One of the power factors when it comes to effective handicapping is one that is often overlooked and misunderstood by many bettors – the public action. Once you understand how the public views a game you can look at why they are betting like they are, how that is impacting the line movement, and what opportunities that presents for us.
When we are talking about public action it is important to know what we are actually talking about. You can find the breakdown of bets in a game on a number of different sports betting websites these days. There are two big distinctions you have to remember, though. First of all, this is a look at the total number of bets that have been placed on each team, not the total amount of money that has been bet. Books are happy to share the number of bets, but they are not at all interested in sharing real information about the amount of money that has been bet because then people can know how much they have won or lost on a particular game. The books are far too secretive for that. This is an important difference because the team that has the largest number of bets doesn’t always have the most amount of money bet on it, and if you assume that it does then you can make some costly mistakes. The second distinction you have to make is to make sure that you are looking at actual betting data reported from sports books. Some sites will just show consensus data based on what their members think or what the results of a survey were or something like that. That’s far less meaningful than the betting data because people are giving their opinion without necessarily backing it up with their own money – it doesn’t mean as much.
Part of what makes public action so interesting is that the general trends that the public follows are very predictable in two major ways. First, the public has a very strong tendency towards the favorite and the over. There are obvious exceptions to that rule, but for he most part that’s where the public will put their cash. If the public action is heavily tilted to another area then there has to be a good reason for that, and it’s worth looking at closer. Second, the public has teams that they clearly and blindly favor. These public teams are ones that are seen as superior to every other one for some reason, and the public will back them pretty much regardless of circumstance when they aren’t playing another public team. This is teams like the Colts and Patriots in the NFL, the Lakers and Celtics in the NBA, and the Yankees and Red Sox in baseball. If the public action isn’t on one of those teams and they are playing just a normal opponent then there is definitely something interesting going on.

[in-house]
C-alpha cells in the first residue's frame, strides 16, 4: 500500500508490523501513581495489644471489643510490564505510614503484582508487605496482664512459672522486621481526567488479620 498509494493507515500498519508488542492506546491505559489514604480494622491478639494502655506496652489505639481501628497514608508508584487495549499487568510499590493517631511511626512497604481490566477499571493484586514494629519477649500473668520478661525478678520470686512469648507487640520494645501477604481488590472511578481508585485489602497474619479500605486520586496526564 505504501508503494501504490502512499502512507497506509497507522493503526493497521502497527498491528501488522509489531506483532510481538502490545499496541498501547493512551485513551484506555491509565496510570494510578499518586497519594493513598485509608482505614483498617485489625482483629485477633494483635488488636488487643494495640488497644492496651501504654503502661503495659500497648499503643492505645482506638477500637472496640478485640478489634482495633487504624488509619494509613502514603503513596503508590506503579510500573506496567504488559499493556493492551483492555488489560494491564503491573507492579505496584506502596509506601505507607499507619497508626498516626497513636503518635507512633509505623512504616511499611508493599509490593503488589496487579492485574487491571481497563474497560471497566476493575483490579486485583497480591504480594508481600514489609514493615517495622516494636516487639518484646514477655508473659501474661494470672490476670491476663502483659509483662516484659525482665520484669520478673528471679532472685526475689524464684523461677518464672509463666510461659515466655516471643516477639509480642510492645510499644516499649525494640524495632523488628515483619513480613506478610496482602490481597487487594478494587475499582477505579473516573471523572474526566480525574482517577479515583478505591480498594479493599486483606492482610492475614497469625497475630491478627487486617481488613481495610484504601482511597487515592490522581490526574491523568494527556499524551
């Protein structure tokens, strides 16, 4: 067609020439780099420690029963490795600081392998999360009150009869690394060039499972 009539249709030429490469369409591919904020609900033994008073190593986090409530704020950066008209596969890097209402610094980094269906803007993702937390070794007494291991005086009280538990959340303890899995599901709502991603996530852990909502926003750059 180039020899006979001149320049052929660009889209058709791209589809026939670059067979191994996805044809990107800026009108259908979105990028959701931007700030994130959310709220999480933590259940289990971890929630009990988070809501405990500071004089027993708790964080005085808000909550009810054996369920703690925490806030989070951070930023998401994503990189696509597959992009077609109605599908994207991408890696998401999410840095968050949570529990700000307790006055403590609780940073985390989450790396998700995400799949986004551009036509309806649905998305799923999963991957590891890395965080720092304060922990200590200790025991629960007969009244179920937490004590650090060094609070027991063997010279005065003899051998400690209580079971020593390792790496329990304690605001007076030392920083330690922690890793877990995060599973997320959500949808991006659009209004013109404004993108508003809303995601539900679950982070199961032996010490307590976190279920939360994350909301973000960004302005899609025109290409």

When is public action interesting?
When it is on the underdog – As I said before, the public almost always likes the favorite. That’s because the public doesn’t necessarily look at who is likely to cover the spread, but rather who is likely to win the game. When the public isn’t on the favorite – especially if that ‘s a favorite that they should like – then there is something going on with the game, and there could be a real opportunity.
When it isn’t where you would expect it to be – When I first look at any game I like to think about two things before I look at the odds – what I think the line should be, and who I expect the public to be on. If the actual line differs significantly from what I think it should be then I look closer to see if there is a good reason why I am wrong, and if there isn’t I have found value. If the public isn’t where I expect them to be then I also try to figure out why, and if it isn’t obvious then there’s a good chance that the line has some value to be found.
When it is heavy on one side and the line moves the other way – The betting lines work as a market – if the action is heavily tilted to one side the line will adjust until the action is more closely balanced. In some cases, though, you’ll find situations where you would expect the line to move in one direction based on the public action, but it actually moves significantly in the other direction. What this means is that the smaller percentage of bets on the one team actually represents the larger amount of money bet. That in turn means that the average amount bet on the team that the public doesn’t favor it much higher, and that probably means that the serious bettors are aggressively on the side the public isn’t on. Knowing where the smart money is is always valuable, and this is the easiest and most definite circumstance to be able to spot it.